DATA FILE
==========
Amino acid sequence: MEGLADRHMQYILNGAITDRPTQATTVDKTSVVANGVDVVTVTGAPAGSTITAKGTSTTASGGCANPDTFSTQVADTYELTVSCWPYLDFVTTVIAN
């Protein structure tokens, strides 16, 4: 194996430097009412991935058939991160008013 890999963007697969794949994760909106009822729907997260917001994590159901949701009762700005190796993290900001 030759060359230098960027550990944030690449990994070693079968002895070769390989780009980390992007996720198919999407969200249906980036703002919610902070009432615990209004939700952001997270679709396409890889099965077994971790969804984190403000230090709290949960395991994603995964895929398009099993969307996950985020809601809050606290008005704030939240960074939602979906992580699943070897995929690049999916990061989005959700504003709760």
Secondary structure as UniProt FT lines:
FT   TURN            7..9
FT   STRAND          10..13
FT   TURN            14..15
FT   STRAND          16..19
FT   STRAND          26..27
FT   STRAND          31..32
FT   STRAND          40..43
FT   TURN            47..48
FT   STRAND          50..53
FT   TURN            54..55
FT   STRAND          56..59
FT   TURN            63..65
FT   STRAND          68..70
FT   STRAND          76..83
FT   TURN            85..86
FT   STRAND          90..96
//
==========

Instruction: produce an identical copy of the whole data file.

Amino acid sequence: MEGLADRHMQYILNGAITDRPTQATTVDKTSVVANGVDVVTVTGAPAGSTITAKGTSTTASGGCANPDTFSTQVADTYELTVSCWPYLDFVTTVIAN
């Protein structure tokens, strides 16, 4: 194996430097009412991935058939991160008013 890999963007697969794949994760909106009822729907997260917001994590159901949701009762700005190796993290900001 030759060359230098960027550990944030690449990994070693079968002895070769390989780009980390992007996720198919999407969200249906980036703002919610902070009432615990209004939700952001997270679709396409890889099965077994971790969804984190403000230090709290949960395991994603995964895929398009099993969307996950985020809601809050606290008005704030939240960074939602979906992580699943070897995929690049999916990061989005959700504003709760």
Secondary structure as UniProt FT lines:
FT   TURN            7..9
FT   STRAND          10..13
FT   TURN            14..15
FT   STRAND          16..19
FT   STRAND          26..27
FT   STRAND          31..32
FT   STRAND          40..43
FT   TURN            47..48
FT   STRAND          50..53
FT   TURN            54..55
FT   STRAND          56..59
FT   TURN            63..65
FT   STRAND          68..70
FT   STRAND          76..83
FT   TURN            85..86
FT   STRAND          90..96
//